Location, Income Key to Longevity, Study Says

Read the Study Results

Where you live in the United States — as well as your race and income — play a big role in the nation's health disparities. A new report tracks mortality disparities and found that Asian-American women living in Bergen County, N.J., lead the nation in longevity, typically reaching their 91st birthday.

Copyright © 2006 NPR. For personal, noncommercial use only. See Terms of Use. For other uses, prior permission required.

RENEE MONTAGNE, host:

Where you live could influence how long you live. A new report by the Harvard School of Public Health finds that Asian-American women living in Bergen County, New Jersey typically reach their 91st birthday. But Native American men residing in parts of South Dakota tend to die more than three decades earlier, around age 58.

Dr. Christopher Murray is the lead author of the report, and he joins us now on the line from Cambridge, Massachusetts. Good morning.

Dr. CHRISTOPHER MURRAY (School of Public Health, Harvard University): Good morning.

MONTAGNE: This gap is huge. What accounts for it?

Dr. MURRAY: Well, it's an enormous gap by any standards if you look around the globe in terms of life expectancy, so accounting for it actually takes some doing. And that was really a major thrust of what we were trying to understand in this study.

And usually when we think about disparities, we tend to focus in on differences in child mortality. Sometimes people tend to think these disparities are related to homicide or to HIV, or to differences in the elderly. And those contribute a little bit, but that's actually not the major source. It turns out...

MONTAGNE: And the major source?

Dr. MURRAY: Yeah, the major source of the disparities is actually chronic disease in young, 15 to 44 year olds, and middle-aged 45 to 64 year old adults.

MONTAGNE: And what about the question of race and income? I gather your report doesn't necessarily say that is a determinant of one's lifespan.

Dr. MURRAY: Well, I think it's safe to say from a whole accumulated body of research that in any community, richer people live longer for a host of reasons to do with risk factors, to do with access to care. But when you look across communities in the United States, unusual patterns stand out that tell us that things other than race and income must also be very important.

One group in particular that stands out is below median income white Americans living in rural areas in Minnesota, Iowa, the Dakotas, Nebraska, that have some of the longest life spans in the U.S. And clearly, (unintelligible)...

MONTAGNE: And what could explain that? Very quickly, we just have a few seconds left.

Dr. MURRAY: Oh, well, trying to understand that obviously brings you quickly to the main risk factors for chronic disease in young and middle-aged adults. And in order of importance in the United States those would be tobacco, alcohol, (unintelligible) blood pressure, cholesterol, low fruit and vegetable intake, and physical inactivity. So although our study doesn't have detailed data for each county or each group on those risk factors, it's a reasonable view that those unusually long life spans in poor areas in some subsets and groups have to be related to the culture people have acquired related to those risk factors.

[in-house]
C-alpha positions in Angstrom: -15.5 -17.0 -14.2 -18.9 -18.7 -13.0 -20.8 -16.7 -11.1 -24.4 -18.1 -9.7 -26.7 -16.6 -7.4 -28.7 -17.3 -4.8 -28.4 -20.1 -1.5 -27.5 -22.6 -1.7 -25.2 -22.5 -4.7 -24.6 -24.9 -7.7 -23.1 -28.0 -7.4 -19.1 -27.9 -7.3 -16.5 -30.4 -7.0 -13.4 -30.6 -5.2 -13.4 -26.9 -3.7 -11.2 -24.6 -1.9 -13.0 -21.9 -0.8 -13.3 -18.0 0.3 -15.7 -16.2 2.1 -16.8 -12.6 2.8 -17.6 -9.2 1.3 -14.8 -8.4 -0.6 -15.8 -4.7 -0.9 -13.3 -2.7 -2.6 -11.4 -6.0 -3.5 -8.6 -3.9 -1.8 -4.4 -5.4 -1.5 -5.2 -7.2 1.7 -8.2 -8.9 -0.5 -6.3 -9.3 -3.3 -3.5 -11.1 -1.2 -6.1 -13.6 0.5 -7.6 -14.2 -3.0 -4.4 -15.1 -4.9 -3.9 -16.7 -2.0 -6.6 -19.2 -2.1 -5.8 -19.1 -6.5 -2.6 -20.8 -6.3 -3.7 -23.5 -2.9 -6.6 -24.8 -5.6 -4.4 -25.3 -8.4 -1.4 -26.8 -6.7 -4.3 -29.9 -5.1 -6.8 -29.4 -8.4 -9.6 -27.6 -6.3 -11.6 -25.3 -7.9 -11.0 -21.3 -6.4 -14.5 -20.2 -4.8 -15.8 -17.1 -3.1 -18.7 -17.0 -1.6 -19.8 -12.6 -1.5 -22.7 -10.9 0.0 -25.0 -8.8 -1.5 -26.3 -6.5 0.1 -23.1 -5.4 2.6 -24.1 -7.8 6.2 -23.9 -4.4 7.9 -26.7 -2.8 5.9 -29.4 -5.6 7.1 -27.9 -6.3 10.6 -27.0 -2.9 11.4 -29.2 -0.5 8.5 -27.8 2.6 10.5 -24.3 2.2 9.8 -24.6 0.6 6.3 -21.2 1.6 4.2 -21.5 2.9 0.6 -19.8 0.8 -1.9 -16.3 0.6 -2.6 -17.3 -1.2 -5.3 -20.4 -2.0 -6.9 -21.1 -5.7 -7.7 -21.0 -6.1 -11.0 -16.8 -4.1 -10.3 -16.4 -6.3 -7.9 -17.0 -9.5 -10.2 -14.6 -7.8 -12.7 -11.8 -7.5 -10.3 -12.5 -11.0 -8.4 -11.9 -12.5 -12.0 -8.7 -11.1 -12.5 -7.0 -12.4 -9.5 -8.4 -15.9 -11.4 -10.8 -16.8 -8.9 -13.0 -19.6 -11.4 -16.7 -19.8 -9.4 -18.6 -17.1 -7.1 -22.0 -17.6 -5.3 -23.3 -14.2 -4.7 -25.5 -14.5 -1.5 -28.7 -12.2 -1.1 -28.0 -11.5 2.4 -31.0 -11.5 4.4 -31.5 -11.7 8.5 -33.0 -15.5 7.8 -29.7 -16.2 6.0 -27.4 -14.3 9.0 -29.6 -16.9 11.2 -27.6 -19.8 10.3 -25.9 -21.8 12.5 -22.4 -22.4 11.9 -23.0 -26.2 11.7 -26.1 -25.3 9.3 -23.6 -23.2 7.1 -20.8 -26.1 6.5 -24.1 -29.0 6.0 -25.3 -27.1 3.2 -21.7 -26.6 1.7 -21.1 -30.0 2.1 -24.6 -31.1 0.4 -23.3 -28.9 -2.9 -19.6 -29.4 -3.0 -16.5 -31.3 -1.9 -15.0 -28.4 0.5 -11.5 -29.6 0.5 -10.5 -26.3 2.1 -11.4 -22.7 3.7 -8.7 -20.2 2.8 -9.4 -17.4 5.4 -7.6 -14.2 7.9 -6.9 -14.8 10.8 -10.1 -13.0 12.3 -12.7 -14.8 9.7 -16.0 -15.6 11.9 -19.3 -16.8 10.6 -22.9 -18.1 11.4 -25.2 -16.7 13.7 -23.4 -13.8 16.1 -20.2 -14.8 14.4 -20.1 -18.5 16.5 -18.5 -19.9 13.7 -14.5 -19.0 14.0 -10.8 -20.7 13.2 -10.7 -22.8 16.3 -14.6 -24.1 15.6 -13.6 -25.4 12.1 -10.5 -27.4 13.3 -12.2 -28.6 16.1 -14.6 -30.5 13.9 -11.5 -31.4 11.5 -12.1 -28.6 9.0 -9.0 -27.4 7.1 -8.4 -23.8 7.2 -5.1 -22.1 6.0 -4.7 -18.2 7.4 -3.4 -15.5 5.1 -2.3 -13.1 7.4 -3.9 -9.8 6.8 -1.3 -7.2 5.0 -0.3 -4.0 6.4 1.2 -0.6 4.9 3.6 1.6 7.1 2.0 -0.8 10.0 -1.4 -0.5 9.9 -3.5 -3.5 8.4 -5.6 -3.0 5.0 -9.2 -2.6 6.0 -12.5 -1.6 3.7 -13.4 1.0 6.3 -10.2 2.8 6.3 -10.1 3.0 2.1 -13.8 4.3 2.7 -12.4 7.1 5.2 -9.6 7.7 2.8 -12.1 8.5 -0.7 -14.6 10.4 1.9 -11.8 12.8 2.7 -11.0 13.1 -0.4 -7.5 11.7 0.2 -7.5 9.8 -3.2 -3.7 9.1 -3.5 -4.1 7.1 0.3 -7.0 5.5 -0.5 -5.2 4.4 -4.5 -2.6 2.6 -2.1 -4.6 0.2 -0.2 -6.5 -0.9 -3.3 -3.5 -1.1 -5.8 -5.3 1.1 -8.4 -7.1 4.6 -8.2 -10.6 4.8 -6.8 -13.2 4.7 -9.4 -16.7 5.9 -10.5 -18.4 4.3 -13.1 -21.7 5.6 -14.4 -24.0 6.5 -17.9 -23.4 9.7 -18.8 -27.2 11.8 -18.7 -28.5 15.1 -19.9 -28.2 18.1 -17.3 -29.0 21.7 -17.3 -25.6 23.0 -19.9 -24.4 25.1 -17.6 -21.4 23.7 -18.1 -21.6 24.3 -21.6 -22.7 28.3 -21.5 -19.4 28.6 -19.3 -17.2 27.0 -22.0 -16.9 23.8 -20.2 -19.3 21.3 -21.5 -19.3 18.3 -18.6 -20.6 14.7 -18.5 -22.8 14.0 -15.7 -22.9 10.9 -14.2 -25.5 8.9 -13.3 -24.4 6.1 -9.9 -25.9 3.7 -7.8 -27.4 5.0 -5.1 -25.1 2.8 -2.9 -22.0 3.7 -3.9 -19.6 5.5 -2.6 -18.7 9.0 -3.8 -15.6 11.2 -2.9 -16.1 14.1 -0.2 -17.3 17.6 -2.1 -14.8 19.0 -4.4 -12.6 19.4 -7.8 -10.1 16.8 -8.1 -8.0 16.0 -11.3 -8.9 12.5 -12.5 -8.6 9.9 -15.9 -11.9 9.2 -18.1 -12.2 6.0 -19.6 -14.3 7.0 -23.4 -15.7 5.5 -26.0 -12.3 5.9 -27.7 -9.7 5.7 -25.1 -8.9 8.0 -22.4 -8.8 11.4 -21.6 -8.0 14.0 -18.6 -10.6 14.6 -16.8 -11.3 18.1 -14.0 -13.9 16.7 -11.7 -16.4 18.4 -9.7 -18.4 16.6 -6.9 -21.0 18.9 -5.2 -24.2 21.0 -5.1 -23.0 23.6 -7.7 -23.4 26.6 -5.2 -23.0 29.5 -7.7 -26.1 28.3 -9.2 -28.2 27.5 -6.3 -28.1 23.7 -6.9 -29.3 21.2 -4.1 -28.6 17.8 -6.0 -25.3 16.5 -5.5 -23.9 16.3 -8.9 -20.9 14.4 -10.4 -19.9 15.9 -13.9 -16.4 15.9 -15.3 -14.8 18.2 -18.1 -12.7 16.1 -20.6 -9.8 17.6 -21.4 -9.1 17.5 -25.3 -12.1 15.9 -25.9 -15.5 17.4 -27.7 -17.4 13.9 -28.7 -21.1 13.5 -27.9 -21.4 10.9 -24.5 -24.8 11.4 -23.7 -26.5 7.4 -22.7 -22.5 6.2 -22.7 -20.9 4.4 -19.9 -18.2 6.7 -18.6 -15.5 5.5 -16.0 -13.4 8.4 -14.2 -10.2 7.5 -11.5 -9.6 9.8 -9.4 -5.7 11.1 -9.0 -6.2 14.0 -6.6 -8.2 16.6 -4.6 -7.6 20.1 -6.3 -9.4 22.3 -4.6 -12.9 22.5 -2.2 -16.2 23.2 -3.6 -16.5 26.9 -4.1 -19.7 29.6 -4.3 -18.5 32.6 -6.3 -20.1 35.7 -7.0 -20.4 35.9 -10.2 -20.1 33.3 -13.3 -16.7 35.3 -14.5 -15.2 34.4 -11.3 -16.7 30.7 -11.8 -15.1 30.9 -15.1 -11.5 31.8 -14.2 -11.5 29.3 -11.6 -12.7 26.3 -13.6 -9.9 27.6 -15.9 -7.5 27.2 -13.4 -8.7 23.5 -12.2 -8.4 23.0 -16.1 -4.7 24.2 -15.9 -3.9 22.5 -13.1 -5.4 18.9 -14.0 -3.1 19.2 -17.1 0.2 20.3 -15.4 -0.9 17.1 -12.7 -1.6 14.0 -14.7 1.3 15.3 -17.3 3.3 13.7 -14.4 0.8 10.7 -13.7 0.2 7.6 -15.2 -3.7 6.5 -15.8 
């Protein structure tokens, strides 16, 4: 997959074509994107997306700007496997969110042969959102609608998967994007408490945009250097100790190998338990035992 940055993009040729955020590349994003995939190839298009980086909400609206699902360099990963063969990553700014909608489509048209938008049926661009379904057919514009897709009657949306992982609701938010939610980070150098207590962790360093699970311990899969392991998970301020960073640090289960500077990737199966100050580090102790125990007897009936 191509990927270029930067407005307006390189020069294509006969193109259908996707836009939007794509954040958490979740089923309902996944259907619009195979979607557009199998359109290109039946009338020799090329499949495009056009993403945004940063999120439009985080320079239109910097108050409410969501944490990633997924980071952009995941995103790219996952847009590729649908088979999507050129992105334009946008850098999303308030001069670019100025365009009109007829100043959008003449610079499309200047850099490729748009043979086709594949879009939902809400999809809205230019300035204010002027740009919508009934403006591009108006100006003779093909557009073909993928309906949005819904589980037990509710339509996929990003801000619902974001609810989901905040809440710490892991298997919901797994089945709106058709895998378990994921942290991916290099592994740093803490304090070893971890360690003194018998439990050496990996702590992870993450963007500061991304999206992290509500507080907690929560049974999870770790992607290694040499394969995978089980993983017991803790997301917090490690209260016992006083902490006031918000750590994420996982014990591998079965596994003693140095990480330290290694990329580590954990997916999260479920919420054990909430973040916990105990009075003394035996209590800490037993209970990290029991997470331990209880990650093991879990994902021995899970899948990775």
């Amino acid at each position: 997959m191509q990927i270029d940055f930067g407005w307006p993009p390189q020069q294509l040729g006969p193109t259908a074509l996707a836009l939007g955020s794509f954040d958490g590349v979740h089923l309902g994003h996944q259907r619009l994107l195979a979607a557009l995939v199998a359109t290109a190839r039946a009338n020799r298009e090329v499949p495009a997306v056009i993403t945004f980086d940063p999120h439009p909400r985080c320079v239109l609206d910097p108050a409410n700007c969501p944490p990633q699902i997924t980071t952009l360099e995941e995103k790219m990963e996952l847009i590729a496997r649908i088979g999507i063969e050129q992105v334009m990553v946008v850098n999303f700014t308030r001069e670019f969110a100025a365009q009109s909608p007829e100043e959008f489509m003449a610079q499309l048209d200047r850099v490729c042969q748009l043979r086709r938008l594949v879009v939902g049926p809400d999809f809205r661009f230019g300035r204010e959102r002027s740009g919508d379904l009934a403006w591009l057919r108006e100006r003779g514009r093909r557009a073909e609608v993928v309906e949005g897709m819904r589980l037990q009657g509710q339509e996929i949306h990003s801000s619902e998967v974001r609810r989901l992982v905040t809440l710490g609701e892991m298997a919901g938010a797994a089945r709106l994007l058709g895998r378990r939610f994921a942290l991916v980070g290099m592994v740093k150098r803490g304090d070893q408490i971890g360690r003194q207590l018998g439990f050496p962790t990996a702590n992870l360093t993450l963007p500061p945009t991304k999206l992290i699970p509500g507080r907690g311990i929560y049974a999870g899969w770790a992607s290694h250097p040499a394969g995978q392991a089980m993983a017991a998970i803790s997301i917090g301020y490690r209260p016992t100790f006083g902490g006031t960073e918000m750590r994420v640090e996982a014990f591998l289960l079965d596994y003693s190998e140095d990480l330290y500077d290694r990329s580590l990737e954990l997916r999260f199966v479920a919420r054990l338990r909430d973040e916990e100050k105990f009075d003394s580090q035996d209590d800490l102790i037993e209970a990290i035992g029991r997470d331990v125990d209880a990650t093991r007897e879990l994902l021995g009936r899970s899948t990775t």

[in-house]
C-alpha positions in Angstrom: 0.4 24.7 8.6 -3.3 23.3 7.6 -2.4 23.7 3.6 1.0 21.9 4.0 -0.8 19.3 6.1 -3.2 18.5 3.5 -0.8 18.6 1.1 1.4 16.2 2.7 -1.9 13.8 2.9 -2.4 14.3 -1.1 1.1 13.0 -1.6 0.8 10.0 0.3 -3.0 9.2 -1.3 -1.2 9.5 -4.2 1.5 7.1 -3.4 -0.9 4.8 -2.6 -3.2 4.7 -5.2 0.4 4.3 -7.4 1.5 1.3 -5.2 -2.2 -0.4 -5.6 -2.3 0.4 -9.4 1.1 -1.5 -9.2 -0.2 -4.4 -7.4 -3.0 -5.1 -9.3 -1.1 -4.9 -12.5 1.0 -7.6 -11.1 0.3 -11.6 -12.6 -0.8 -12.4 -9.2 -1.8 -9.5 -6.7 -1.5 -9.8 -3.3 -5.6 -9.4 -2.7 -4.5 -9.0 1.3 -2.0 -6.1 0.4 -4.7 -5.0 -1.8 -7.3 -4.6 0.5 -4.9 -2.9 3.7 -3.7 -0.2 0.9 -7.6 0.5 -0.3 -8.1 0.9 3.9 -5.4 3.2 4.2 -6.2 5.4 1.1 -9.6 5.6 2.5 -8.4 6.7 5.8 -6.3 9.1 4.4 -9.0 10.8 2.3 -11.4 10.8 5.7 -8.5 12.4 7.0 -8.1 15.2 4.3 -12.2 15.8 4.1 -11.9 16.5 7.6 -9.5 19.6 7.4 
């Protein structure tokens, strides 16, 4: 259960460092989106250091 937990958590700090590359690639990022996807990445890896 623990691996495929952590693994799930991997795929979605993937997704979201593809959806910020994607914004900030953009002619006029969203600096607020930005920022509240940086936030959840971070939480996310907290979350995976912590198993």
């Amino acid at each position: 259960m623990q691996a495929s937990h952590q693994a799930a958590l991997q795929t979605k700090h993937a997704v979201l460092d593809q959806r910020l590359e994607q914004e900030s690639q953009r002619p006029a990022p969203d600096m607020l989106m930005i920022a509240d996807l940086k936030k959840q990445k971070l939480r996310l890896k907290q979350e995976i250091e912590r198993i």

I think an important part of our study, though, is - or the interpretation of our study, is that even though those lifestyle factors have got to account for many of these patterns, what we would do about it may be much more closely related to public health and medicine.

MONTAGNE: Dr. Murray, thanks very much.

Dr. MURRAY: Thank you very much.

MONTAGNE: Christopher Murray is Director of the Harvard Initiative for Global Health, joining us on the line from Cambridge, Massachusetts. And you can see a state-by-state comparison of life expectancy at npr.org.

Copyright © 2006 NPR. All rights reserved. No quotes from the materials contained herein may be used in any media without attribution to NPR. This transcript is provided for personal, noncommercial use only, pursuant to our Terms of Use. Any other use requires NPR's prior permission. Visit our permissions page for further information.

NPR transcripts are created on a rush deadline by a contractor for NPR, and accuracy and availability may vary. This text may not be in its final form and may be updated or revised in the future. Please be aware that the authoritative record of NPR's programming is the audio.

Where You Live Can Affect How Long You Live

The 'Eight Americas'

Dr. Christopher Murray analyzed mortality data between 1982 and 2001 by county, race, gender and income. He found some distinct groupings that he named the "eight Americas:"

  • Asian-Americans, average per capita income of $21,566, have a life expectancy of 84.9 years.
  • Northland low-income rural whites, $17,758, 79 years.
  • Middle America (mostly white), $24,640, 77.9 years.
  • Low income whites in Appalachia, Mississippi Valley, $16,390, 75 years.
  • Western American Indians, $10,029, 72.7 years.
  • Black Middle America, $15,412, 72.9 years.